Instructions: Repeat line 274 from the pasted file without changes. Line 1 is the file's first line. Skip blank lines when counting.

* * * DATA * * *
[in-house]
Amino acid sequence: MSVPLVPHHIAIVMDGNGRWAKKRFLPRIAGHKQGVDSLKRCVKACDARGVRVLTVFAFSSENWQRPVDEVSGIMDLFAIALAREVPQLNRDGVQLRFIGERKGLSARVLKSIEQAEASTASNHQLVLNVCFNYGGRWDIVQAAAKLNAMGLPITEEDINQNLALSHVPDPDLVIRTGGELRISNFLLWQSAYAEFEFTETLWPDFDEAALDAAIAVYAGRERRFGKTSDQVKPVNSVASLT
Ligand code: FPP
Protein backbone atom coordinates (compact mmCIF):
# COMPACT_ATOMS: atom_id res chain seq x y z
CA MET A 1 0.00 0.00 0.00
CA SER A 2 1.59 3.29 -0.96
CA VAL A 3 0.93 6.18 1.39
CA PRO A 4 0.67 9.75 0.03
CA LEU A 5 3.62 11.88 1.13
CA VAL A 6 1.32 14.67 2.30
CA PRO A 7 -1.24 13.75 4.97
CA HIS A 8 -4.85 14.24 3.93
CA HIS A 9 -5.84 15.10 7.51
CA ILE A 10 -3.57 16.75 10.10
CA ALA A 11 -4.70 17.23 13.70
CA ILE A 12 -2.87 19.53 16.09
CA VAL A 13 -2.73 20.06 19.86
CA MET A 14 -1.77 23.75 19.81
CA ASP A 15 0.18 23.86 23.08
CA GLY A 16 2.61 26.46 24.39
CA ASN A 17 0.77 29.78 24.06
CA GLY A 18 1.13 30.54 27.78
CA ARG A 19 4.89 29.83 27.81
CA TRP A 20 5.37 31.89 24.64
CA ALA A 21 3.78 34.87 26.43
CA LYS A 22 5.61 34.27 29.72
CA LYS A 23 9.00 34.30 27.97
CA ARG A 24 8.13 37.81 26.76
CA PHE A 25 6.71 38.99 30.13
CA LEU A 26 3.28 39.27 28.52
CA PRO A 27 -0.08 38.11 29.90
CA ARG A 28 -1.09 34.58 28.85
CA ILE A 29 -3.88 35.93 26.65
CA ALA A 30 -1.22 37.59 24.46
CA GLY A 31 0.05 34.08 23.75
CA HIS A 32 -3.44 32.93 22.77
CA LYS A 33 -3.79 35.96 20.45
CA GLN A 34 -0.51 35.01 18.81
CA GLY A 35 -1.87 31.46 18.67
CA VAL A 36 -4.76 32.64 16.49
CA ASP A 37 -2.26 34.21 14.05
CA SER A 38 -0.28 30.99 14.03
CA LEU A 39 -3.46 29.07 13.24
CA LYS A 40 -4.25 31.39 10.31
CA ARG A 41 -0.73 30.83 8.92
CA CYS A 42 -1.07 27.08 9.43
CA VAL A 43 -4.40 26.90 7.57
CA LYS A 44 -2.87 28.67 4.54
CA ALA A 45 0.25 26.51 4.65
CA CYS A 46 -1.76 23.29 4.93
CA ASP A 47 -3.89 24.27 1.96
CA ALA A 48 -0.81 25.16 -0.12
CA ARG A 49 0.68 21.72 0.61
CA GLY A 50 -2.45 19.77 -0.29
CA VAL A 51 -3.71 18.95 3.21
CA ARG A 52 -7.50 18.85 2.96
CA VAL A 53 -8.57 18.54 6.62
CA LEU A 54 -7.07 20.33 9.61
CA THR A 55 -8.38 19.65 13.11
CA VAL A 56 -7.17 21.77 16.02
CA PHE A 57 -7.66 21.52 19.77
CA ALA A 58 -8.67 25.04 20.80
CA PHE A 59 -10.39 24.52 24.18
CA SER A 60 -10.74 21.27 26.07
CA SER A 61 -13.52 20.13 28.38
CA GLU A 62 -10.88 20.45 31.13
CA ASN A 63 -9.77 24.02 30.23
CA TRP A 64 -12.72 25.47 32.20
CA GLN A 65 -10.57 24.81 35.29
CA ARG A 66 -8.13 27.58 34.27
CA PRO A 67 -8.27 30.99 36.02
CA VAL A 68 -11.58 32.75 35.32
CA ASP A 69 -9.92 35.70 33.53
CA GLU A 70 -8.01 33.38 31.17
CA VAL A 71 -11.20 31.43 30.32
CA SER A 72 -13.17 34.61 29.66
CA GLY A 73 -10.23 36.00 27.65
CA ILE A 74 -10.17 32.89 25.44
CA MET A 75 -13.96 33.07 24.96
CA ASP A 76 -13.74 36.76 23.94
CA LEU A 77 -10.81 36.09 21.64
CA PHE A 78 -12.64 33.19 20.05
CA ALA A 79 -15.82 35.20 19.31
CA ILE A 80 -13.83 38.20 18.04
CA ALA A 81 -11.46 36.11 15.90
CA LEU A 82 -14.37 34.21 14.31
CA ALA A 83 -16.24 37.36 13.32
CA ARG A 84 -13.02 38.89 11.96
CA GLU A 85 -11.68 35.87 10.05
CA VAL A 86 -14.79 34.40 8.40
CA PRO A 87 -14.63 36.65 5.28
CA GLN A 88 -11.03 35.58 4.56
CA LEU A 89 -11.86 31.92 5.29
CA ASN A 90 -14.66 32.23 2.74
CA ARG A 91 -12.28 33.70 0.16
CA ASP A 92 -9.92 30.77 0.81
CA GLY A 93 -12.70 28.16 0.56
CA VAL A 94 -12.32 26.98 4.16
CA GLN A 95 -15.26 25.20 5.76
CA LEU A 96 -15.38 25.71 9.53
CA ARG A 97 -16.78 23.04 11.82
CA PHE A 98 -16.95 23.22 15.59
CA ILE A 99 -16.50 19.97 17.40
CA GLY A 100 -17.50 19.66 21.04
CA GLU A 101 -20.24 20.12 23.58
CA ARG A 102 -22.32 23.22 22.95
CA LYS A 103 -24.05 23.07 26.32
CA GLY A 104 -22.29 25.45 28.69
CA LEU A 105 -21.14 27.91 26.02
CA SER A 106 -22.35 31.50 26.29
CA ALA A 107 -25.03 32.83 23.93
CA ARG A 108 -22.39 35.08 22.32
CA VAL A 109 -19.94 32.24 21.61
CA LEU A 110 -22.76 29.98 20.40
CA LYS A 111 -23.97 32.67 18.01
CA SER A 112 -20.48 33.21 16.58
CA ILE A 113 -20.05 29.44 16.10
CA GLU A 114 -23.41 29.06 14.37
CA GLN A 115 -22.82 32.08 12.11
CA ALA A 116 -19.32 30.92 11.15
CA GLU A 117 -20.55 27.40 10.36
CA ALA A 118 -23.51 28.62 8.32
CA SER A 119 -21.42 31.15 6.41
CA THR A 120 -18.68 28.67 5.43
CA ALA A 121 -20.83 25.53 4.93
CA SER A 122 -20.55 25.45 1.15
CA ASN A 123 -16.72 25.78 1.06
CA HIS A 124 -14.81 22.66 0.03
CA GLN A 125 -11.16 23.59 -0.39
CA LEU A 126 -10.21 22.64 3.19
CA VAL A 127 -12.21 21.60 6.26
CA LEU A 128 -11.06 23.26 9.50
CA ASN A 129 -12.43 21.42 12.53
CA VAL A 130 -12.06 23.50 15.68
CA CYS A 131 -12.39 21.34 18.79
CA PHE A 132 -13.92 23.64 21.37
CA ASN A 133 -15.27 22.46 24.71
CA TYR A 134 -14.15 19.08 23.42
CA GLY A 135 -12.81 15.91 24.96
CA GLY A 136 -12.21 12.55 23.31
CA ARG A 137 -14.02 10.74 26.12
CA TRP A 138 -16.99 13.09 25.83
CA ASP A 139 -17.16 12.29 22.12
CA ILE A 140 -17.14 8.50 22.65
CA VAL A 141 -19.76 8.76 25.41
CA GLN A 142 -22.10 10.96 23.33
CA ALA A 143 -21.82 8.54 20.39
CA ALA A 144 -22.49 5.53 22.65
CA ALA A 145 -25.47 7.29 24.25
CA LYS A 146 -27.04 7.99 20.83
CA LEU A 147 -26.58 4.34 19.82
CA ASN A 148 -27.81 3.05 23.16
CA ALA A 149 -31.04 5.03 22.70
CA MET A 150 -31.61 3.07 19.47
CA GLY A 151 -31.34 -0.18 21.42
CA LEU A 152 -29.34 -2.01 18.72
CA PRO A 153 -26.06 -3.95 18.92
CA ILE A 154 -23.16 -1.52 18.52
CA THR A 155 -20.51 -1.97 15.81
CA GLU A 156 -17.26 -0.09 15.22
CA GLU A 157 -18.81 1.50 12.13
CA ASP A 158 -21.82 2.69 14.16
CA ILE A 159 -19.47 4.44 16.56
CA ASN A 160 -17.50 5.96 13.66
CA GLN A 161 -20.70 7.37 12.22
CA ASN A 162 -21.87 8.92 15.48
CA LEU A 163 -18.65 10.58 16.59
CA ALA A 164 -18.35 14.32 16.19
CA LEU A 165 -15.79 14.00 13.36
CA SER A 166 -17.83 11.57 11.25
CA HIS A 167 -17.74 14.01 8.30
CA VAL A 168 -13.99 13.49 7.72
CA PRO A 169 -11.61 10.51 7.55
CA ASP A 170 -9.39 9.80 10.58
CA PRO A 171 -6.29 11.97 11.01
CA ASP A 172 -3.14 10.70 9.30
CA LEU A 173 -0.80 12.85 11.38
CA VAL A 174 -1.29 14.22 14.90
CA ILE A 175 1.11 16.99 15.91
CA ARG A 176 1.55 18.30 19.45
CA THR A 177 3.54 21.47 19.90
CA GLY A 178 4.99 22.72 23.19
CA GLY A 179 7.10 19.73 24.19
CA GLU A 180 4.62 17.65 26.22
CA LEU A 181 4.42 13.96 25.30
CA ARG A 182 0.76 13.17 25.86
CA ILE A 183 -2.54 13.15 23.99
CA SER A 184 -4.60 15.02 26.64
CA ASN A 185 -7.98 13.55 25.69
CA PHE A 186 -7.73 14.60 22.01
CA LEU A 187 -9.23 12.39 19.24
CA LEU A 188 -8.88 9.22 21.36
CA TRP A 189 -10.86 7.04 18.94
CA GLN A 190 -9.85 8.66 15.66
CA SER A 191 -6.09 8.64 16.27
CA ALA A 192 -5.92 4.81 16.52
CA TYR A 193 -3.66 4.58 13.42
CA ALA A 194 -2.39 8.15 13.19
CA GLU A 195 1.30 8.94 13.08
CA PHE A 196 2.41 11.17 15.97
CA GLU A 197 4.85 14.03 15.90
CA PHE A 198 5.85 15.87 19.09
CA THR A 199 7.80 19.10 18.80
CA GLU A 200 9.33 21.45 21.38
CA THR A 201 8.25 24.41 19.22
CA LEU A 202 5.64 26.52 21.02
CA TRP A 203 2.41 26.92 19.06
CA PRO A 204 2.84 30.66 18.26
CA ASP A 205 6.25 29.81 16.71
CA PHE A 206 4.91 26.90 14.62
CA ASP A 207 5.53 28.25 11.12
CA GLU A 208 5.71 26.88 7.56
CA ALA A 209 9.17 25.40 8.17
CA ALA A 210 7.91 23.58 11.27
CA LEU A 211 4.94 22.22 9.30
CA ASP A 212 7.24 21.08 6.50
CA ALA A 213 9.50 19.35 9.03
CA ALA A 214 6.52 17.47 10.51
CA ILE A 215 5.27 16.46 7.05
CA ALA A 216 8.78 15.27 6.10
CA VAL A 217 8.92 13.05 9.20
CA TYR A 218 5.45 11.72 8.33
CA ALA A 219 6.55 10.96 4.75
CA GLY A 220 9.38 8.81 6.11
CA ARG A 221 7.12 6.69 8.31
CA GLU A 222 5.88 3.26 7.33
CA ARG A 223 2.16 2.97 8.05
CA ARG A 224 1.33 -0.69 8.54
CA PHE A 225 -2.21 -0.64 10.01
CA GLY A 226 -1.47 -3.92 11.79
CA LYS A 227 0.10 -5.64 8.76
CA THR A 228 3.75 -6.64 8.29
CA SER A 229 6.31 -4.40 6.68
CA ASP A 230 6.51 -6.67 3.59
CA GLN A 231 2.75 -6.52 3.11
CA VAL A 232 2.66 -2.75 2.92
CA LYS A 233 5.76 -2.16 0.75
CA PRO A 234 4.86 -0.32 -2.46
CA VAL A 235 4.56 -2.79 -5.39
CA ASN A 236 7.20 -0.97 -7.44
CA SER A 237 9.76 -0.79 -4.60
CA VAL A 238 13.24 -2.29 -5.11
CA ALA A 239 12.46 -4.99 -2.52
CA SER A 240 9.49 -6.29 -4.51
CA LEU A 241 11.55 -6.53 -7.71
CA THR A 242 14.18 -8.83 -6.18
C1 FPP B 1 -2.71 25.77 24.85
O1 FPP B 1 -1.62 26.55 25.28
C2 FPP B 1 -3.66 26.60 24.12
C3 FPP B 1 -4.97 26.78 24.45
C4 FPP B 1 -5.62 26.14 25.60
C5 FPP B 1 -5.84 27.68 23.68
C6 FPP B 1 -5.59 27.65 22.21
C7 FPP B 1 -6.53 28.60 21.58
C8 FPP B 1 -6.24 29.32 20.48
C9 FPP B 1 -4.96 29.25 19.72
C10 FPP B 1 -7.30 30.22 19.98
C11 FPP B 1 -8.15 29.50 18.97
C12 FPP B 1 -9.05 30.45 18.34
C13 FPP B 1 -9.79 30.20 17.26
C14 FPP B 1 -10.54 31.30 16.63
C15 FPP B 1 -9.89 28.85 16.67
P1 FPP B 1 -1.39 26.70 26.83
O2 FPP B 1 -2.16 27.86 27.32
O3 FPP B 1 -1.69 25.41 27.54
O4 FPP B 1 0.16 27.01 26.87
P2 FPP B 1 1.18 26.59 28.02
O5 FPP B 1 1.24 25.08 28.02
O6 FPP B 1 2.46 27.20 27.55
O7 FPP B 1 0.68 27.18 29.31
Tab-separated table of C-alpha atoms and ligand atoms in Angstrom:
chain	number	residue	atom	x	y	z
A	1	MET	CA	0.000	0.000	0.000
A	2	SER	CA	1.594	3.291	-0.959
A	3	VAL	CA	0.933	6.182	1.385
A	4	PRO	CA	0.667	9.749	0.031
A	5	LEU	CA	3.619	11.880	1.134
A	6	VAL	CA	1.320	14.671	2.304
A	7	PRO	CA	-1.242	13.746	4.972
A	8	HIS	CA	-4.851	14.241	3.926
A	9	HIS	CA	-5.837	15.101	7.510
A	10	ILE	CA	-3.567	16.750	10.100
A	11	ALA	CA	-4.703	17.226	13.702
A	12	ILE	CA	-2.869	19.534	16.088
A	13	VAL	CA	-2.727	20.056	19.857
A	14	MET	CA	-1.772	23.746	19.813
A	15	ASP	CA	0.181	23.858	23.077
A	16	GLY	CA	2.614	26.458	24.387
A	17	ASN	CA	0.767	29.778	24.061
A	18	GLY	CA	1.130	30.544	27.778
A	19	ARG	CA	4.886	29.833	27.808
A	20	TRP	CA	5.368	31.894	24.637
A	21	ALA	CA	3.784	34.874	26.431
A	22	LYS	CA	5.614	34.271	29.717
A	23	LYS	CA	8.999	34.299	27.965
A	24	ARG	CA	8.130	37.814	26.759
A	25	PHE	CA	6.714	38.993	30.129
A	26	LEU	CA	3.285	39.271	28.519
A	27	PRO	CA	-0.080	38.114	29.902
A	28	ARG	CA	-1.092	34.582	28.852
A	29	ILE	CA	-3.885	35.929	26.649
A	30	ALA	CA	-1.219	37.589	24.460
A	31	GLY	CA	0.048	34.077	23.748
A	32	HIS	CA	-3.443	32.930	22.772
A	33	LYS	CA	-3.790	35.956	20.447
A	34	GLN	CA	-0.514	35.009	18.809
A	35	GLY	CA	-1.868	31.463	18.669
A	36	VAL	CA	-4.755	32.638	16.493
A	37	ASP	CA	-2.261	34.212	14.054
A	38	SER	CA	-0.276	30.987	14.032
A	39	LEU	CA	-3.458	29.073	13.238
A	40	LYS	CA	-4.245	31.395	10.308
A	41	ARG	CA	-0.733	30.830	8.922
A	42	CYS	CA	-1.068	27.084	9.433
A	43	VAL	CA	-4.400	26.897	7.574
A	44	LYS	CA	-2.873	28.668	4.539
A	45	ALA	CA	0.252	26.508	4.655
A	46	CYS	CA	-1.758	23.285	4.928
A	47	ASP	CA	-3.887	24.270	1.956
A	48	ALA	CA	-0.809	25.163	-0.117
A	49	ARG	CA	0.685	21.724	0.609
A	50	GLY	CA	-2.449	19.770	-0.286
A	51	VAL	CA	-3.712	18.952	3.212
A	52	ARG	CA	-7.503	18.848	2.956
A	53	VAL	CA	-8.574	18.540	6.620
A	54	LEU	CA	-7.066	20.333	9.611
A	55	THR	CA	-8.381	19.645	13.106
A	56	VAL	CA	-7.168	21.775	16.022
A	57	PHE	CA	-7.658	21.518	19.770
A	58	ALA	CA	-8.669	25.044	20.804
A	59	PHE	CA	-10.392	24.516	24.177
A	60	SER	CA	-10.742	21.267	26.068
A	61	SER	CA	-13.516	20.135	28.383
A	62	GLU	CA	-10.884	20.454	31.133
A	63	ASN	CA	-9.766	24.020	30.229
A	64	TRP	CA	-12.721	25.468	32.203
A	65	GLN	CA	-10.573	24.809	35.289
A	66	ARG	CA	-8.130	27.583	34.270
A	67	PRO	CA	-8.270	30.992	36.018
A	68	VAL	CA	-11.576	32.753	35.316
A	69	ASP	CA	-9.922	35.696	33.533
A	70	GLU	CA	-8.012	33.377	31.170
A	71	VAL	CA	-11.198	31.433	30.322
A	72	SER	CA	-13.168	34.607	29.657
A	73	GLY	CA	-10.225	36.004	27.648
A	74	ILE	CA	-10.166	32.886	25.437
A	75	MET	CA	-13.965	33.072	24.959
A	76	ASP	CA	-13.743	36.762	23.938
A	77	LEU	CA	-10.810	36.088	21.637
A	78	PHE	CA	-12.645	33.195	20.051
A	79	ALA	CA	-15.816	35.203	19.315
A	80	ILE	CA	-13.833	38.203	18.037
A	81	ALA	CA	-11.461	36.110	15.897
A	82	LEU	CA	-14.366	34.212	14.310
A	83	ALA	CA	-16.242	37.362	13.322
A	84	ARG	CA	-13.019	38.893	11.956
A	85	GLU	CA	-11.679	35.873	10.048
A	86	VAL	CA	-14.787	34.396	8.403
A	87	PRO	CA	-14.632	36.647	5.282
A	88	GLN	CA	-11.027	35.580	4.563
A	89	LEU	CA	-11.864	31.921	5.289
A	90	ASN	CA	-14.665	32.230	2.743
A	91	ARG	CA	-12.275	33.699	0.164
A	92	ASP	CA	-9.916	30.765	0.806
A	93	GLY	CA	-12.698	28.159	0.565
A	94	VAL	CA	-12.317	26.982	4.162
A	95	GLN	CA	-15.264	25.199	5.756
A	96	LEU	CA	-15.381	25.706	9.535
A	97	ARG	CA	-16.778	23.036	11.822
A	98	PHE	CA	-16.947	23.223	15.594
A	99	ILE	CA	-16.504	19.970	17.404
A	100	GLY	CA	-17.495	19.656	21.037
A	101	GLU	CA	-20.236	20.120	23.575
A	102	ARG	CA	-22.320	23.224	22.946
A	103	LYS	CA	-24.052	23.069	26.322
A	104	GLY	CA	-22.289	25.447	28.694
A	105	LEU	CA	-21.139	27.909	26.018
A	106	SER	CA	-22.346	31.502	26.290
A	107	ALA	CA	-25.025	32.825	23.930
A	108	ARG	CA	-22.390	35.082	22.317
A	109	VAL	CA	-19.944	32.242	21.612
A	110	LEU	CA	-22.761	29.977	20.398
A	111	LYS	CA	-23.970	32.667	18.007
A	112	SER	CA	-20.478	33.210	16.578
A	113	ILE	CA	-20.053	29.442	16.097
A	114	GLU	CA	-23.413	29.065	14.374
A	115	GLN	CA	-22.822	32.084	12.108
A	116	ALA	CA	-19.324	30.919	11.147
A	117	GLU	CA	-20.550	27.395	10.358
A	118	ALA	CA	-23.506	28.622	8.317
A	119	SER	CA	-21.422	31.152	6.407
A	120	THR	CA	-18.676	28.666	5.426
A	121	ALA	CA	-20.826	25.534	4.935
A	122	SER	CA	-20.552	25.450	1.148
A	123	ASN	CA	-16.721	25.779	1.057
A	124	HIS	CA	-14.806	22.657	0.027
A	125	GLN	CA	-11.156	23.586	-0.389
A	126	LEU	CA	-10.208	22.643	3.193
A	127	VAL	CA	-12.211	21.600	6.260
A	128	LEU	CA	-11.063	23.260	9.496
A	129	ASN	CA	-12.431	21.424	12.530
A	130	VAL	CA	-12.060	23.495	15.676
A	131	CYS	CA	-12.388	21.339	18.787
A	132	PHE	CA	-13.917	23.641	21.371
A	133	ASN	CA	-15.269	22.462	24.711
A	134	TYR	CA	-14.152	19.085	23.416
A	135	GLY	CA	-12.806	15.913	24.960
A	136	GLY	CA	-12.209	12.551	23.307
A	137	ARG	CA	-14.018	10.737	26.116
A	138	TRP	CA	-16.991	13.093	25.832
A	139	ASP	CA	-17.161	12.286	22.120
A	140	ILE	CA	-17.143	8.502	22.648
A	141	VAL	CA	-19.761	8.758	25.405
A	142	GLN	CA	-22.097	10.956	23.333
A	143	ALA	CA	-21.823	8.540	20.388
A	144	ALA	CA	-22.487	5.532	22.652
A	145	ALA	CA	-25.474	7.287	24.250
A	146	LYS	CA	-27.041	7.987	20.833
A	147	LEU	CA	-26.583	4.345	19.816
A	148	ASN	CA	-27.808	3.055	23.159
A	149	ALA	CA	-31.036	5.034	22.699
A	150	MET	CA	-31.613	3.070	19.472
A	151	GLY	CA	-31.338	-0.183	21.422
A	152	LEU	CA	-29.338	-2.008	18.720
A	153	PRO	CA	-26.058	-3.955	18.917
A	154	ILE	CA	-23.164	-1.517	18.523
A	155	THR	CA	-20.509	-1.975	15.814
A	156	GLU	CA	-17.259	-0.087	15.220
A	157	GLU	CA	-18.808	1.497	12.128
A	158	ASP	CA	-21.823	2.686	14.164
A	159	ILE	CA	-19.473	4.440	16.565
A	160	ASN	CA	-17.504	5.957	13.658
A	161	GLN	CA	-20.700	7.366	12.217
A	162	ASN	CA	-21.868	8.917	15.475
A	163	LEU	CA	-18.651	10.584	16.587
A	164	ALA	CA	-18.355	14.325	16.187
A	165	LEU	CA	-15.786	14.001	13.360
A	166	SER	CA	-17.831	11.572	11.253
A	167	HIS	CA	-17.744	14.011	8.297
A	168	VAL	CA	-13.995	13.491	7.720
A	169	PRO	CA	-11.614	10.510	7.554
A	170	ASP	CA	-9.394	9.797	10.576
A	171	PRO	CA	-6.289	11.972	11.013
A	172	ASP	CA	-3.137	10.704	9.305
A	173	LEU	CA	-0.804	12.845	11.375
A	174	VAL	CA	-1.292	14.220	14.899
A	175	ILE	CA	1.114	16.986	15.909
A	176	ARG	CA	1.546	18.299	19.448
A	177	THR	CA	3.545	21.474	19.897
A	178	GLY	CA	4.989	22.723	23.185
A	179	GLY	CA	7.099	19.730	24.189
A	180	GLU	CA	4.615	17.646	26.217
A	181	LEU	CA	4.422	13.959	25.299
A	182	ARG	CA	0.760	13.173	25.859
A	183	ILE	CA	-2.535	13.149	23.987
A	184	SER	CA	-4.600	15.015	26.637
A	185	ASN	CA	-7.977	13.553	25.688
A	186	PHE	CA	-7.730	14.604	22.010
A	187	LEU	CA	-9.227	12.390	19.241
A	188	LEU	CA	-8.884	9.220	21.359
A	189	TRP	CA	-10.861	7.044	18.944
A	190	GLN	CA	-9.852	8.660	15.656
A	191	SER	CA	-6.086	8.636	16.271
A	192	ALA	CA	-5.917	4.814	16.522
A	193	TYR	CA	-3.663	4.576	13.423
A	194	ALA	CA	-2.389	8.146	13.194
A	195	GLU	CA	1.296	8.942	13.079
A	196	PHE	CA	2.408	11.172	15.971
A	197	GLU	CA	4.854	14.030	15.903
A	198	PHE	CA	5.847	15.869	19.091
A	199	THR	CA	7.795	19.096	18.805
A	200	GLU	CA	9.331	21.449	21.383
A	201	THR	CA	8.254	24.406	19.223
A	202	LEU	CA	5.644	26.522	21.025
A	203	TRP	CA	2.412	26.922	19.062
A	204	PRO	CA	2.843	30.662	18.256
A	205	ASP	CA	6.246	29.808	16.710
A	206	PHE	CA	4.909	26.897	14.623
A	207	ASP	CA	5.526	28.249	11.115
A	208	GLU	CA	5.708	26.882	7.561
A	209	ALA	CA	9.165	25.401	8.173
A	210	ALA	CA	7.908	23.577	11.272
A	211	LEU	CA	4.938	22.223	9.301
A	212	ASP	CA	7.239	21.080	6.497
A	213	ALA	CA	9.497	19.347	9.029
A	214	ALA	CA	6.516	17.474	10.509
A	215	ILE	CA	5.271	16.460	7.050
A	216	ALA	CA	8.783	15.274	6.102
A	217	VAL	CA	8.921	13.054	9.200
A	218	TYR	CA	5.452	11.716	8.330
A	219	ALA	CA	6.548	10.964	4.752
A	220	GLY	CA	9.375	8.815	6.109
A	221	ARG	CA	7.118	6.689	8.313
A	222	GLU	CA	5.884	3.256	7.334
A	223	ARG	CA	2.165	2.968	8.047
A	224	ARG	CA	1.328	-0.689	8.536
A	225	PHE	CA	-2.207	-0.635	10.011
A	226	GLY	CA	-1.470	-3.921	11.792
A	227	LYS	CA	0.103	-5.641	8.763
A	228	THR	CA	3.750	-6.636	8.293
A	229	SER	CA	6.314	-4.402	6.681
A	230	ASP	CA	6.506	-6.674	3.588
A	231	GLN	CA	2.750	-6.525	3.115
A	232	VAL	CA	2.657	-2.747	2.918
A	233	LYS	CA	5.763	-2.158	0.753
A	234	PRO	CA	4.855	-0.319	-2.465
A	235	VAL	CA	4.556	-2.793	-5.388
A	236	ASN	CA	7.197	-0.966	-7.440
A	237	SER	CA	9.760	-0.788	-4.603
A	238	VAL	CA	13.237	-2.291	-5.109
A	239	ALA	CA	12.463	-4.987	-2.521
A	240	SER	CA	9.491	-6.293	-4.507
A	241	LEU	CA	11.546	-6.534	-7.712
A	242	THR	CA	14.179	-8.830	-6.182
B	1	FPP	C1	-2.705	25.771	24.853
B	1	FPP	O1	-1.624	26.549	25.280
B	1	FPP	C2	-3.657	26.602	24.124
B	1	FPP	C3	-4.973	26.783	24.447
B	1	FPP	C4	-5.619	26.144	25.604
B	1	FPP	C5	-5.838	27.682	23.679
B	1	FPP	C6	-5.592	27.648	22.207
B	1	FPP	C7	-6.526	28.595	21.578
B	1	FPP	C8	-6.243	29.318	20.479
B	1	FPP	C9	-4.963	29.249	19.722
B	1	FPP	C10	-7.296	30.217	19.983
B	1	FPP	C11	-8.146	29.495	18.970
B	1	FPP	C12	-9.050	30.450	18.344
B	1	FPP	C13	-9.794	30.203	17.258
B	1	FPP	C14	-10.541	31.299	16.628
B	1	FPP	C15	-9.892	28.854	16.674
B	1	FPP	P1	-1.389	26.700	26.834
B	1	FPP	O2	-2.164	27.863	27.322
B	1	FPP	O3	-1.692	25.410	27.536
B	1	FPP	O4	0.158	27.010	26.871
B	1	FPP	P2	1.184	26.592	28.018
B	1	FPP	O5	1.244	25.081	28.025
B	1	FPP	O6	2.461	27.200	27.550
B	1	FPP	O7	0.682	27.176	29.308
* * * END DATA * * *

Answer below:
A	1	MET	CA	0.000	0.000	0.000